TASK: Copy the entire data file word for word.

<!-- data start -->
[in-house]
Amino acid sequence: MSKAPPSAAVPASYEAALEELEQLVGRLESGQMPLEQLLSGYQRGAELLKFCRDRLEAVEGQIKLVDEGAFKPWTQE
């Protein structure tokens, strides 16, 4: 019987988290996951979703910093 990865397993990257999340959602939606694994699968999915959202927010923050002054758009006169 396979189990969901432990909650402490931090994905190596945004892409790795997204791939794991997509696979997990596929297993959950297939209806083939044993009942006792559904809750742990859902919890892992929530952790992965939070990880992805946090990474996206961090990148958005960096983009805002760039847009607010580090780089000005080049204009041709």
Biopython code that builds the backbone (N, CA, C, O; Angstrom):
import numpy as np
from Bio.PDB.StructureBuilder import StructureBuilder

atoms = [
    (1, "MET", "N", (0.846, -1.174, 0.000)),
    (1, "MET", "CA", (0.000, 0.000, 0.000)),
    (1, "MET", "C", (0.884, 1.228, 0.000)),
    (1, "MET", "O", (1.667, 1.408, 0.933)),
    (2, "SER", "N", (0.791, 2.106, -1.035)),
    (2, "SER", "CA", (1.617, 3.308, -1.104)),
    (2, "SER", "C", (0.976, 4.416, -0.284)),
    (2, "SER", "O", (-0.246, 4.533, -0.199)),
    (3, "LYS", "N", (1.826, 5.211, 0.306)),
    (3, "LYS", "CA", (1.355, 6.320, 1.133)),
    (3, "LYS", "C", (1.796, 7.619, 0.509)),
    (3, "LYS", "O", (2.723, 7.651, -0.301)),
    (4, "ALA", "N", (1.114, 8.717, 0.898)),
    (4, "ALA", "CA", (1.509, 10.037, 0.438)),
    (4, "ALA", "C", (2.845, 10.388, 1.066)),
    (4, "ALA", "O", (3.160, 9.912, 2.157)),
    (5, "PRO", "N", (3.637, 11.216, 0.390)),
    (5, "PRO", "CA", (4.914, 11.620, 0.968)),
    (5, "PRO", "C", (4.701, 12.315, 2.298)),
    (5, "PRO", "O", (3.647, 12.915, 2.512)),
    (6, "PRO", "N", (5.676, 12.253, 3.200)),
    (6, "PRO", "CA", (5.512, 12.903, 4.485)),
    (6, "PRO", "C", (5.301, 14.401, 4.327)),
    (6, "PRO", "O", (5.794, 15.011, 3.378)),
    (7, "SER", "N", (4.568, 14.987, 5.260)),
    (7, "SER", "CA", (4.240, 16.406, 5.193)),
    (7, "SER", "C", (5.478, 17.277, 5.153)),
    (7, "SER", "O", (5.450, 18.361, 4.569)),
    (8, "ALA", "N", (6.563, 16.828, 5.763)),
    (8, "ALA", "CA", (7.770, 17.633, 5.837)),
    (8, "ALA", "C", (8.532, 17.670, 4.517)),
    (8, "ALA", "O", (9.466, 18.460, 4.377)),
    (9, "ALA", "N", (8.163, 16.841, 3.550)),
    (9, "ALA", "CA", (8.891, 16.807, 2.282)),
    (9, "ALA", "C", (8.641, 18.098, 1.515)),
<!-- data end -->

[in-house]
Amino acid sequence: MSKAPPSAAVPASYEAALEELEQLVGRLESGQMPLEQLLSGYQRGAELLKFCRDRLEAVEGQIKLVDEGAFKPWTQE
């Protein structure tokens, strides 16, 4: 019987988290996951979703910093 990865397993990257999340959602939606694994699968999915959202927010923050002054758009006169 396979189990969901432990909650402490931090994905190596945004892409790795997204791939794991997509696979997990596929297993959950297939209806083939044993009942006792559904809750742990859902919890892992929530952790992965939070990880992805946090990474996206961090990148958005960096983009805002760039847009607010580090780089000005080049204009041709």
Biopython code that builds the backbone (N, CA, C, O; Angstrom):
import numpy as np
from Bio.PDB.StructureBuilder import StructureBuilder

atoms = [
    (1, "MET", "N", (0.846, -1.174, 0.000)),
    (1, "MET", "CA", (0.000, 0.000, 0.000)),
    (1, "MET", "C", (0.884, 1.228, 0.000)),
    (1, "MET", "O", (1.667, 1.408, 0.933)),
    (2, "SER", "N", (0.791, 2.106, -1.035)),
    (2, "SER", "CA", (1.617, 3.308, -1.104)),
    (2, "SER", "C", (0.976, 4.416, -0.284)),
    (2, "SER", "O", (-0.246, 4.533, -0.199)),
    (3, "LYS", "N", (1.826, 5.211, 0.306)),
    (3, "LYS", "CA", (1.355, 6.320, 1.133)),
    (3, "LYS", "C", (1.796, 7.619, 0.509)),
    (3, "LYS", "O", (2.723, 7.651, -0.301)),
    (4, "ALA", "N", (1.114, 8.717, 0.898)),
    (4, "ALA", "CA", (1.509, 10.037, 0.438)),
    (4, "ALA", "C", (2.845, 10.388, 1.066)),
    (4, "ALA", "O", (3.160, 9.912, 2.157)),
    (5, "PRO", "N", (3.637, 11.216, 0.390)),
    (5, "PRO", "CA", (4.914, 11.620, 0.968)),
    (5, "PRO", "C", (4.701, 12.315, 2.298)),
    (5, "PRO", "O", (3.647, 12.915, 2.512)),
    (6, "PRO", "N", (5.676, 12.253, 3.200)),
    (6, "PRO", "CA", (5.512, 12.903, 4.485)),
    (6, "PRO", "C", (5.301, 14.401, 4.327)),
    (6, "PRO", "O", (5.794, 15.011, 3.378)),
    (7, "SER", "N", (4.568, 14.987, 5.260)),
    (7, "SER", "CA", (4.240, 16.406, 5.193)),
    (7, "SER", "C", (5.478, 17.277, 5.153)),
    (7, "SER", "O", (5.450, 18.361, 4.569)),
    (8, "ALA", "N", (6.563, 16.828, 5.763)),
    (8, "ALA", "CA", (7.770, 17.633, 5.837)),
    (8, "ALA", "C", (8.532, 17.670, 4.517)),
    (8, "ALA", "O", (9.466, 18.460, 4.377)),
    (9, "ALA", "N", (8.163, 16.841, 3.550)),
    (9, "ALA", "CA", (8.891, 16.807, 2.282)),
    (9, "ALA", "C", (8.641, 18.098, 1.515)),